protolanguage

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Related to protolanguages: Proto-linguistics

pro·to·lan·guage

 (prō′tō-lăng′gwĭj)
n.
A language that is the recorded or hypothetical ancestor of another language or group of languages. Also called Ursprache.
American Heritage® Dictionary of the English Language, Fifth Edition. Copyright © 2016 by Houghton Mifflin Harcourt Publishing Company. Published by Houghton Mifflin Harcourt Publishing Company. All rights reserved.

protolanguage

(ˌprəʊtəʊˈlæŋɡwɪdʒ)
n
1. (Linguistics) an extinct and unrecorded language reconstructed by comparison of its recorded or living descendants. Also called: Ursprache
2. (Historical Terms) an extinct and unrecorded language reconstructed by comparison of its recorded or living descendants. Also called: Ursprache
Collins English Dictionary – Complete and Unabridged, 12th Edition 2014 © HarperCollins Publishers 1991, 1994, 1998, 2000, 2003, 2006, 2007, 2009, 2011, 2014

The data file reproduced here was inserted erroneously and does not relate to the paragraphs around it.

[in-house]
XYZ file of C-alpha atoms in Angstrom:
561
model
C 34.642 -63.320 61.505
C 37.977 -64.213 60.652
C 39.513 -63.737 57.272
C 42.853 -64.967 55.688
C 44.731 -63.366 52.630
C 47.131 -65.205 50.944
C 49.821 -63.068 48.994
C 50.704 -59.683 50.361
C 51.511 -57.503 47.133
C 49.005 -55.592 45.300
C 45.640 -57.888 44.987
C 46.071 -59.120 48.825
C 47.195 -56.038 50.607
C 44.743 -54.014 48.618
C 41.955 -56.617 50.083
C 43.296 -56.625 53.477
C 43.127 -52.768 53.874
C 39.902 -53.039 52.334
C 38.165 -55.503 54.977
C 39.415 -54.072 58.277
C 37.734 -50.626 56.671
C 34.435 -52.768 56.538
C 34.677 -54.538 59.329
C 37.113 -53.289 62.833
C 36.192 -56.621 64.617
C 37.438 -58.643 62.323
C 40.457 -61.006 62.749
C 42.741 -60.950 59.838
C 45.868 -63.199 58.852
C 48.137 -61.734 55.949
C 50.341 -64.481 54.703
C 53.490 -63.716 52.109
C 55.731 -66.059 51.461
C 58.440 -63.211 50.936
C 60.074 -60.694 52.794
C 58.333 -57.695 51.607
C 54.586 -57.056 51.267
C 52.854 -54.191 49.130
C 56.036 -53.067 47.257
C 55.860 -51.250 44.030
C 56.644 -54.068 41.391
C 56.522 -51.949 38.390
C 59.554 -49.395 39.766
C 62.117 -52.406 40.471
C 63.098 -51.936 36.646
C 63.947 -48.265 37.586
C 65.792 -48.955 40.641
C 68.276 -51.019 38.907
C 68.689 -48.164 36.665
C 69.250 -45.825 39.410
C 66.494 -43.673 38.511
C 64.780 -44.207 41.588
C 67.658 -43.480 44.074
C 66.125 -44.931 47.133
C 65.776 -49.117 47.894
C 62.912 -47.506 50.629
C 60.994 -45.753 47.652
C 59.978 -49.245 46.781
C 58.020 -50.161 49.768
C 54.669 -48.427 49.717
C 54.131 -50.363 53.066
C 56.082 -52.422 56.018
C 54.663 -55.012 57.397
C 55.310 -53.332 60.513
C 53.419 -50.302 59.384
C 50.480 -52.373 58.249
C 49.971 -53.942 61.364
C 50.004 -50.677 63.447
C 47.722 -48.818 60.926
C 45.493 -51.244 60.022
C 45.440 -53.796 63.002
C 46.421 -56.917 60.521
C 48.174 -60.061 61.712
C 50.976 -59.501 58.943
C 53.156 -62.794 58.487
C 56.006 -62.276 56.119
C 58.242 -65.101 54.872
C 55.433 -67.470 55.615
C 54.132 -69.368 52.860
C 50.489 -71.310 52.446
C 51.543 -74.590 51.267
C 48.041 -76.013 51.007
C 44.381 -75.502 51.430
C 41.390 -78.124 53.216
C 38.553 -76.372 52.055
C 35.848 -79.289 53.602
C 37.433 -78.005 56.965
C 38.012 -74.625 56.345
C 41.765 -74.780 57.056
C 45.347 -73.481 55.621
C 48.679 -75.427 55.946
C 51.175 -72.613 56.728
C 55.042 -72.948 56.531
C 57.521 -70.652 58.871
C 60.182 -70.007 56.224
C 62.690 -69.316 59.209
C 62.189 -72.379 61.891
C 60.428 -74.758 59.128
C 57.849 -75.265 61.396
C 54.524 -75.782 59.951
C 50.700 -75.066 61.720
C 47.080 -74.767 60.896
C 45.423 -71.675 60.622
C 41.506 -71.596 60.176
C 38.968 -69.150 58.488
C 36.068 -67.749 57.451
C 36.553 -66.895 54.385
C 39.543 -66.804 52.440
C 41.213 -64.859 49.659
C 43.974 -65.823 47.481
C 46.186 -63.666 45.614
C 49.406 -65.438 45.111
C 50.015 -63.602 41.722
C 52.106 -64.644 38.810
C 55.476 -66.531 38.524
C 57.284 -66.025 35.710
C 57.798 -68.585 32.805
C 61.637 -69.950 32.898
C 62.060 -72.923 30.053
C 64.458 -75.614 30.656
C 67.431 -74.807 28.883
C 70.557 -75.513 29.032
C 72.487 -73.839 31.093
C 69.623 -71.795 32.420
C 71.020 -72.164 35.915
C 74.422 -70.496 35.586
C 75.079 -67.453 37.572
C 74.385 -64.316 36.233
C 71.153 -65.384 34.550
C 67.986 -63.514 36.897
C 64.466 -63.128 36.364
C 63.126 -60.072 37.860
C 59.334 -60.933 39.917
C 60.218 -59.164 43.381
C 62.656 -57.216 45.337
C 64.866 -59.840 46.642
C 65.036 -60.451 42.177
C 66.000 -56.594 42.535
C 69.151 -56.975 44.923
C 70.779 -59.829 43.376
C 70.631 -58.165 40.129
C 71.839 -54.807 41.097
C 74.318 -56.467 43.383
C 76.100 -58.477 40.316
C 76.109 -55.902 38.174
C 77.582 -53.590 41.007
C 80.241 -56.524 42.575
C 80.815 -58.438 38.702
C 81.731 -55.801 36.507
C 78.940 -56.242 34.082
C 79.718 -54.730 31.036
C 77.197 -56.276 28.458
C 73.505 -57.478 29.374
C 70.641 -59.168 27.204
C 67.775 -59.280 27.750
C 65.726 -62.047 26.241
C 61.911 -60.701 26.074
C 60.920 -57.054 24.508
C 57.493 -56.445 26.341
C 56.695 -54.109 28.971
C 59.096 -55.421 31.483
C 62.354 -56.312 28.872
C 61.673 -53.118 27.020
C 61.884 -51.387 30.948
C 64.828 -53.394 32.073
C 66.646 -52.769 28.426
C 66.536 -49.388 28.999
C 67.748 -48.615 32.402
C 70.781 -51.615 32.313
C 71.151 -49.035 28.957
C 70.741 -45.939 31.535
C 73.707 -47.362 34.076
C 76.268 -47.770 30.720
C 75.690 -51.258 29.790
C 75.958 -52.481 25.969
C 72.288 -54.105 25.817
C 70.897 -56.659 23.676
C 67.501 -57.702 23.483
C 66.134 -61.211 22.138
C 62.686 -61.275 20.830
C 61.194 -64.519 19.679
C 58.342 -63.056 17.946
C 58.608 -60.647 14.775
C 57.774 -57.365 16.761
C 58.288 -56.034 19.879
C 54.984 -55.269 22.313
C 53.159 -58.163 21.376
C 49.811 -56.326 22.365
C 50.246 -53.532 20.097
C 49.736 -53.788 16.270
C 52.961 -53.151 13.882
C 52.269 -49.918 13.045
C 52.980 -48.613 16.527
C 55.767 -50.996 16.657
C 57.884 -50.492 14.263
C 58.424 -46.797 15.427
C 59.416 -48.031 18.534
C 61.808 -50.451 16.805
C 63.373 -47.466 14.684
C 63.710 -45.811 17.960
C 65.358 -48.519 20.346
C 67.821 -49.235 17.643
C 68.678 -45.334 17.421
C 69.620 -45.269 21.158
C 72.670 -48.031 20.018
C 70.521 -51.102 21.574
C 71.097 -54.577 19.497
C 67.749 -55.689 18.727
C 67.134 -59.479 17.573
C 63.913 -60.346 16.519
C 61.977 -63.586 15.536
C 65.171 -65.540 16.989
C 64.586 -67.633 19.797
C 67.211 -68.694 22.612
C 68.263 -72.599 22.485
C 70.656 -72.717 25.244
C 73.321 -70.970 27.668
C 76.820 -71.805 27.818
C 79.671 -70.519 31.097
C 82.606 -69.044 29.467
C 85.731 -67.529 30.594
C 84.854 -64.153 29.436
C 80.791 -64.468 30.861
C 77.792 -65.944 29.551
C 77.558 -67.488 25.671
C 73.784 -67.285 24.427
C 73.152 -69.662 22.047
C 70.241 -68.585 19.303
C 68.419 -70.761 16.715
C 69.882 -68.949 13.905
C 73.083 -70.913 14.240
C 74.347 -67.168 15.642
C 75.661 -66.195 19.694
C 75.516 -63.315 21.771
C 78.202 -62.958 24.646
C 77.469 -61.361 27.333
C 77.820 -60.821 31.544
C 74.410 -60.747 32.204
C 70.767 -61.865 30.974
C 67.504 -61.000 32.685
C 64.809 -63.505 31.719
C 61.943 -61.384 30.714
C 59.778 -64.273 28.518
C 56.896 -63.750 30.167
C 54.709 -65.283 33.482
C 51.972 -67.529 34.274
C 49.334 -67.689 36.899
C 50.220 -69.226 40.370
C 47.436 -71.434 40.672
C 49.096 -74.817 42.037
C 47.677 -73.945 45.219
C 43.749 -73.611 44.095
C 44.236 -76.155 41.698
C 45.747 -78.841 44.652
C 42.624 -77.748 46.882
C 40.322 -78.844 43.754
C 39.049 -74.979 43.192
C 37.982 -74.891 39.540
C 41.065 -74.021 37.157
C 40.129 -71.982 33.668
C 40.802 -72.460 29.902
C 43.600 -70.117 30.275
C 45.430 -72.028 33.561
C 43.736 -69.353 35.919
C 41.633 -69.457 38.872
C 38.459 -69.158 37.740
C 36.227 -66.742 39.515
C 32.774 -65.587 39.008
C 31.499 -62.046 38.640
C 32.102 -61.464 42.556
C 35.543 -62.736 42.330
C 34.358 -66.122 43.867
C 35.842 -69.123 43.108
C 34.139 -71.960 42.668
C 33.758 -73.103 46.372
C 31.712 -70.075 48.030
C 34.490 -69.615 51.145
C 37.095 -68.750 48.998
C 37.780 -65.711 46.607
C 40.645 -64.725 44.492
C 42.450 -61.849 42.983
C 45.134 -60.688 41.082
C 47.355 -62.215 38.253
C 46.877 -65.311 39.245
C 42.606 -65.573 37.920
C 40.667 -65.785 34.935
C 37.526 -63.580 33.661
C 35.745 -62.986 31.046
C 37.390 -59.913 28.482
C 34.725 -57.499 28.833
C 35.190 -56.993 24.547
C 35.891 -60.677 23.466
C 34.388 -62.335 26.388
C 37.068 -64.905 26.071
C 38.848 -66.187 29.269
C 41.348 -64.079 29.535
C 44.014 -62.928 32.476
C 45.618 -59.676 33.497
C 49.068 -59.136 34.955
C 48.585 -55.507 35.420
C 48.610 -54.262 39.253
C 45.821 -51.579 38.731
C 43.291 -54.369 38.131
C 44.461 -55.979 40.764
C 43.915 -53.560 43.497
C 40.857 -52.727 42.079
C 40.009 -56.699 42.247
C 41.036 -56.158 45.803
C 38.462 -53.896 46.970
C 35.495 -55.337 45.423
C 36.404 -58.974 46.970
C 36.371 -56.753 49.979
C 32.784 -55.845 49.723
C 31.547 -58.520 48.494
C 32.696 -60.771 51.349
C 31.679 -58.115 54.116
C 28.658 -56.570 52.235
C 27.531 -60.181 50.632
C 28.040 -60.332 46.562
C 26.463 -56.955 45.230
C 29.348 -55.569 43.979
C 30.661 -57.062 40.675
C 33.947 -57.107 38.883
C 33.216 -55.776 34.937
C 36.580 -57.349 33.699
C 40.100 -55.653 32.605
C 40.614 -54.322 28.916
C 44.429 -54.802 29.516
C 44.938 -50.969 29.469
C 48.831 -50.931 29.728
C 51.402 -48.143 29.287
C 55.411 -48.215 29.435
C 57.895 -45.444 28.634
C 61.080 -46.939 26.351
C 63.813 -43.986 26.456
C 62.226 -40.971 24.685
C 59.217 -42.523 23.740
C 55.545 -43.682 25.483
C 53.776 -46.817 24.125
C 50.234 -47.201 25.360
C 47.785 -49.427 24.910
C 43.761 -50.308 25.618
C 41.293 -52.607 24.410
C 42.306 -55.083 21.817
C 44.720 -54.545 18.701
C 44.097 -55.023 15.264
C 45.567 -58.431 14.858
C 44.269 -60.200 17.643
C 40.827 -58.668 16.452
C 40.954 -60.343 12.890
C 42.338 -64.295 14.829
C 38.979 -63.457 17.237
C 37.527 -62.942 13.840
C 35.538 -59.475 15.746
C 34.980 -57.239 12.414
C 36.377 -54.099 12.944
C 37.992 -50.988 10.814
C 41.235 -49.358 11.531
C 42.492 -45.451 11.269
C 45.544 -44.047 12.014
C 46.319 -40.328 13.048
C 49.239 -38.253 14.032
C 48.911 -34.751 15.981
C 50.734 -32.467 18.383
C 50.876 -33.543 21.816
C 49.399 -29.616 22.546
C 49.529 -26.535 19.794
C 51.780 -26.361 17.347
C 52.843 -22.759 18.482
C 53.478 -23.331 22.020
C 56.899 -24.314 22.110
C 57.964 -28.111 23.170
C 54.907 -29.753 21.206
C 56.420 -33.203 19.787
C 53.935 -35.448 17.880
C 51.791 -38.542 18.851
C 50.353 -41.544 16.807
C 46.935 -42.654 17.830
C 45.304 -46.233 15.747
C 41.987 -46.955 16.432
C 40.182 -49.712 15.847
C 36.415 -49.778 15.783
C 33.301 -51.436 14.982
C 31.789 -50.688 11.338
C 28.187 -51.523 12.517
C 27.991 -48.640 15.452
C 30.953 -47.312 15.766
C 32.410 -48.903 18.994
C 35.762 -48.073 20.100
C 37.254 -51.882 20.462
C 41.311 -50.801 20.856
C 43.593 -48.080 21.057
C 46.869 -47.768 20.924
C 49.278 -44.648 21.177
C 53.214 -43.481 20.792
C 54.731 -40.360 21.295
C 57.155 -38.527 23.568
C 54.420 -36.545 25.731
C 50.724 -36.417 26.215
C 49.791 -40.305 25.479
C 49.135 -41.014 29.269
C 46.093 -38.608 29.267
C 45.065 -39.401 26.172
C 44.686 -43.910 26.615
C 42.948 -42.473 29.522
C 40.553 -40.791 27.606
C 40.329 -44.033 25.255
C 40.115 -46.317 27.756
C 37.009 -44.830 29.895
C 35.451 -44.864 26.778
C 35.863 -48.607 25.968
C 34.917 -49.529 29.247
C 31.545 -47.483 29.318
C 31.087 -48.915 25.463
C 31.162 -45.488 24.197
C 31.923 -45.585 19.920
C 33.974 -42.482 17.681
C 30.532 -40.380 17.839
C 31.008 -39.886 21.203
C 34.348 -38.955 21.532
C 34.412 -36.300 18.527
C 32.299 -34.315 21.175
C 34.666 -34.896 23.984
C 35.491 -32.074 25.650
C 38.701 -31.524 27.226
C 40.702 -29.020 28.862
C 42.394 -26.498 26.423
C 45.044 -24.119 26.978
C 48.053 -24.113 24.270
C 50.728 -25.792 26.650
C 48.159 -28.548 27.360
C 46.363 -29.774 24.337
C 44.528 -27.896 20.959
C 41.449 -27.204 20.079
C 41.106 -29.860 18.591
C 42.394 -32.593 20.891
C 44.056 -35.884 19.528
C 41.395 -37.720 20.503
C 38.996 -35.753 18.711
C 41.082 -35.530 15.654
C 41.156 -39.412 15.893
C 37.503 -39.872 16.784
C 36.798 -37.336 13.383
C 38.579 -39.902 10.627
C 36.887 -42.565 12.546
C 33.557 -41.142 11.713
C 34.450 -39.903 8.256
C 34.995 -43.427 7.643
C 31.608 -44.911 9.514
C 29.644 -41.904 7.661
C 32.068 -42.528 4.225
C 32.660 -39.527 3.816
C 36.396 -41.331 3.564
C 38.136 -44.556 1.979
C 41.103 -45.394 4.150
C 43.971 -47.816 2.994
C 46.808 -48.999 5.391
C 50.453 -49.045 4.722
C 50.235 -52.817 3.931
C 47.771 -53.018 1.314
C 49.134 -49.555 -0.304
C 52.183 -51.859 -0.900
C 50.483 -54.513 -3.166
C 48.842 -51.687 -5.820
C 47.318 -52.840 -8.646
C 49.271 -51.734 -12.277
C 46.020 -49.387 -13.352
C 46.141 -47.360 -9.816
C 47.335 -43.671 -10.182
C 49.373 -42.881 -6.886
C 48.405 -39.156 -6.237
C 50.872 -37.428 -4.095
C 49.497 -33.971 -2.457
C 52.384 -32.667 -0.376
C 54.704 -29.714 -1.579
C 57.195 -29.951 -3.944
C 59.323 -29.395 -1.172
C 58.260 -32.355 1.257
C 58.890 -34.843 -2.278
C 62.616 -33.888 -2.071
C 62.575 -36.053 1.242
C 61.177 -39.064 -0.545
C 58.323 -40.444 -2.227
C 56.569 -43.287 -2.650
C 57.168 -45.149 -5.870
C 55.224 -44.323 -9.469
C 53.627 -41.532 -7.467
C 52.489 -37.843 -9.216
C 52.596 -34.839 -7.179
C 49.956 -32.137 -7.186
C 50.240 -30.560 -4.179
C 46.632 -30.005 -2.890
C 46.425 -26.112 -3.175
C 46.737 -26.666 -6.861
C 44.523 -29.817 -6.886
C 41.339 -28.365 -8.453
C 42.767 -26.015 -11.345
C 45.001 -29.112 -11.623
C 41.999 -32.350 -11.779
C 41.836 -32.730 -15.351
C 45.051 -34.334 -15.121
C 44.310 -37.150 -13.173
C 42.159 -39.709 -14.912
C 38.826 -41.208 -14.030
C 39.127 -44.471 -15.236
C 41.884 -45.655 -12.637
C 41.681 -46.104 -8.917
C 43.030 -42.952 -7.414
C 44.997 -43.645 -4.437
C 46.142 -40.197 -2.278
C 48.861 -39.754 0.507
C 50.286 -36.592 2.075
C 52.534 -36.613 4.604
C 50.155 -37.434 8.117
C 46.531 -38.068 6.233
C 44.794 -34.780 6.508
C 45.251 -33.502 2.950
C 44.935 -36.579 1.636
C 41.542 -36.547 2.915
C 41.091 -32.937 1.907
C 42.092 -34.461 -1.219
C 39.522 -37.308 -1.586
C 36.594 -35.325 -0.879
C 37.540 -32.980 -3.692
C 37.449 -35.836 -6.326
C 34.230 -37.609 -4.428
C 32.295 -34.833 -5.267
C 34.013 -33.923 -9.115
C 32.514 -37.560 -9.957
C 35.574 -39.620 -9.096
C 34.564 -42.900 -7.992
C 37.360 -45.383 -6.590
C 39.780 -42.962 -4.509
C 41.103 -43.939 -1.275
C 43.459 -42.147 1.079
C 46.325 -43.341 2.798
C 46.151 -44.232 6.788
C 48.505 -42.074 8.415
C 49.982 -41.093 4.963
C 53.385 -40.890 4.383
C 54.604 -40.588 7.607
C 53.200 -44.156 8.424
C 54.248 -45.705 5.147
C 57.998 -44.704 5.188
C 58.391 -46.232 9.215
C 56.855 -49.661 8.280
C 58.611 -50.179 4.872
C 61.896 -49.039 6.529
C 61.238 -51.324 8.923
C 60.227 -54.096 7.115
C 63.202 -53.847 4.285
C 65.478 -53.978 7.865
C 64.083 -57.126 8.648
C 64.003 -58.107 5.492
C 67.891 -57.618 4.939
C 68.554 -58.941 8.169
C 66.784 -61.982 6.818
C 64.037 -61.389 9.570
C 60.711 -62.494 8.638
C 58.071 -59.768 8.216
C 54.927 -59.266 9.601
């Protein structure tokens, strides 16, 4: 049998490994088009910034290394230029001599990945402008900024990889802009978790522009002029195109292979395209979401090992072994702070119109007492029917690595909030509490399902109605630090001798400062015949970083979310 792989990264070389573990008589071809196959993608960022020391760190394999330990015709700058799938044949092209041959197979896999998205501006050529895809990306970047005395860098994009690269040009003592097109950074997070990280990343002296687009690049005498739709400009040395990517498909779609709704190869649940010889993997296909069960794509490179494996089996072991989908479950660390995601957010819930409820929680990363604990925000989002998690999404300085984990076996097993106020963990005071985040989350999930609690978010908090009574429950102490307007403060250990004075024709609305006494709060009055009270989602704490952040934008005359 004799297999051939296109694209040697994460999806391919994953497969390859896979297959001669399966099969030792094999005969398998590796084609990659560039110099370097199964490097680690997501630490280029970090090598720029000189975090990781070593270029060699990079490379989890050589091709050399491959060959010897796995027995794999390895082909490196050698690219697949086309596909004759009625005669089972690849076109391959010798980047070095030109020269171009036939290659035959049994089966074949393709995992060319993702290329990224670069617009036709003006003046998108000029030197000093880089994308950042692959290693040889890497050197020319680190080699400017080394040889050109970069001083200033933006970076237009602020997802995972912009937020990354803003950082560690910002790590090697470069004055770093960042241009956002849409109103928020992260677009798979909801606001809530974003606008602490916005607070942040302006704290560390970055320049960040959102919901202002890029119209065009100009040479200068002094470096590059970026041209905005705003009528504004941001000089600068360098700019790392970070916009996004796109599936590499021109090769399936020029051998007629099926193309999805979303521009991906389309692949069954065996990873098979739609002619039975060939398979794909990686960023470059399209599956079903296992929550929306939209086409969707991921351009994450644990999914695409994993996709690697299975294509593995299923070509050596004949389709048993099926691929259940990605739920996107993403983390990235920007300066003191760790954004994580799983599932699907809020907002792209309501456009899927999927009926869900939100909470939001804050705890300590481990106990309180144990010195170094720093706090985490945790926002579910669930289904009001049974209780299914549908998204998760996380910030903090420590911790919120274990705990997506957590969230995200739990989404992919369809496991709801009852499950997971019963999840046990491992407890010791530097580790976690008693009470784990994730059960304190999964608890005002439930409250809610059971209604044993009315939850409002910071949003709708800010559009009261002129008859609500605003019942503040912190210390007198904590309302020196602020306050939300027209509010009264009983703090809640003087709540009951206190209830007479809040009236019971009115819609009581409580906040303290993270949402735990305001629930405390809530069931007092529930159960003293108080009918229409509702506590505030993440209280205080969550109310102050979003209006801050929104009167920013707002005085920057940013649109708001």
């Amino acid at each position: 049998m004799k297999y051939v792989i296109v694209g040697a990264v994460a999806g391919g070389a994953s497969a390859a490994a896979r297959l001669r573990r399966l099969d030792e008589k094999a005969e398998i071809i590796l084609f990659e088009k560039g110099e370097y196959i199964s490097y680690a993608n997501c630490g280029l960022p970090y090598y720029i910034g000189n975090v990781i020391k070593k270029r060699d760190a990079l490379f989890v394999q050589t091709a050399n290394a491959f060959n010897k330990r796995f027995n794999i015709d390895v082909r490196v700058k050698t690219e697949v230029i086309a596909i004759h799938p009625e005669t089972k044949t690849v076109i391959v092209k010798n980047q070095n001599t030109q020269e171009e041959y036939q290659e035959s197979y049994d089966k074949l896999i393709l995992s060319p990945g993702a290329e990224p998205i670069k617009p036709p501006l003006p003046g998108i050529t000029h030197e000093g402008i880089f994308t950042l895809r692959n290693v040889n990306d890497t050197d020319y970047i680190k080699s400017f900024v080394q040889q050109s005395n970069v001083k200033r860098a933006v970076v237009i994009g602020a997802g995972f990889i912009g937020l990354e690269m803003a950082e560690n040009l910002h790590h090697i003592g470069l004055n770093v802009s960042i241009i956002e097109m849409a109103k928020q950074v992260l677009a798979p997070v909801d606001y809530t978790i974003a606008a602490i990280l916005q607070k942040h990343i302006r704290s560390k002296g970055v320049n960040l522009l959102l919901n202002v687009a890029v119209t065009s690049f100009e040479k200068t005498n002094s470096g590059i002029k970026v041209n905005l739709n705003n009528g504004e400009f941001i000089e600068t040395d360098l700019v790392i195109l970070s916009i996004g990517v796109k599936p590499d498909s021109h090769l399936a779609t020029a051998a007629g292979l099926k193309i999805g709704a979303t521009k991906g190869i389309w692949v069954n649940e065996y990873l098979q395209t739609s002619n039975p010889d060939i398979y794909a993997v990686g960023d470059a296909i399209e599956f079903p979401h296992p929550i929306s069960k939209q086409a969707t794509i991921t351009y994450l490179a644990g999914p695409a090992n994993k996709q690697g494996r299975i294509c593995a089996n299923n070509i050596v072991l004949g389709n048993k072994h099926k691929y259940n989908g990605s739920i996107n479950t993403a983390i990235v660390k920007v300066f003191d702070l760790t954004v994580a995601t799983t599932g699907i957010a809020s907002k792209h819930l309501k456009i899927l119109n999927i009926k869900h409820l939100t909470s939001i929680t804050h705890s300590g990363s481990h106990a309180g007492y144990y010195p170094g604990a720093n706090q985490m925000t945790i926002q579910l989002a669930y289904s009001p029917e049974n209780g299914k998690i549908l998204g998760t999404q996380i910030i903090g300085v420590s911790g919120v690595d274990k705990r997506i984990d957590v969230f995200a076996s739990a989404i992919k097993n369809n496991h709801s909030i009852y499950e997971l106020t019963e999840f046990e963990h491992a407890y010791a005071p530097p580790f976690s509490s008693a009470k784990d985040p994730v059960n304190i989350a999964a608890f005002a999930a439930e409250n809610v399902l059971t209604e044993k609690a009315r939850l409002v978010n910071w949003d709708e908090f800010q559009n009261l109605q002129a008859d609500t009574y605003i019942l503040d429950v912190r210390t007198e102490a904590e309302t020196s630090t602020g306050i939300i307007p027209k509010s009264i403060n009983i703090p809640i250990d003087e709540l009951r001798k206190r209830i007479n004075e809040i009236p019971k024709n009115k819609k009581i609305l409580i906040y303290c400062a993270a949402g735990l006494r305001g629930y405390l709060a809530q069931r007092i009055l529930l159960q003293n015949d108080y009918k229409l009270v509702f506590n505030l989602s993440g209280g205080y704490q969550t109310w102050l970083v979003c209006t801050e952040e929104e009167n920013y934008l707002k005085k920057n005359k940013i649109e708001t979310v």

pro•to•lan•guage

(ˈproʊ toʊˌlæŋ gwɪdʒ)

n.
the reconstructed or postulated parent form of a language or a group of related languages.
[1945–50]
Random House Kernerman Webster's College Dictionary, © 2010 K Dictionaries Ltd. Copyright 2005, 1997, 1991 by Random House, Inc. All rights reserved.
Translations
kantakieli
References in periodicals archive ?
The syntax in human language today was made possible by our ancestors' long use of symbolic protolanguages. Genes and culture coevolved to reorganize the human brain.
Furthermore, languages or protolanguages may link with specific singing styles because of the inherent traits of the shortest transitory speech elements.
Reconstructed words for species are indicative of their substantial significance to speakers of protolanguages. The approach, then, has the potential to contribute to the discussion of the antiquity of coconut in Panama by comparing words for the species in genetically related modern languages spoken there and in adjacent areas.
(116) Deacon, The Symbolic Species; Aiello, "The Foundations of Human Language"; Donald, "Preconditions for the Evolution of Protolanguages."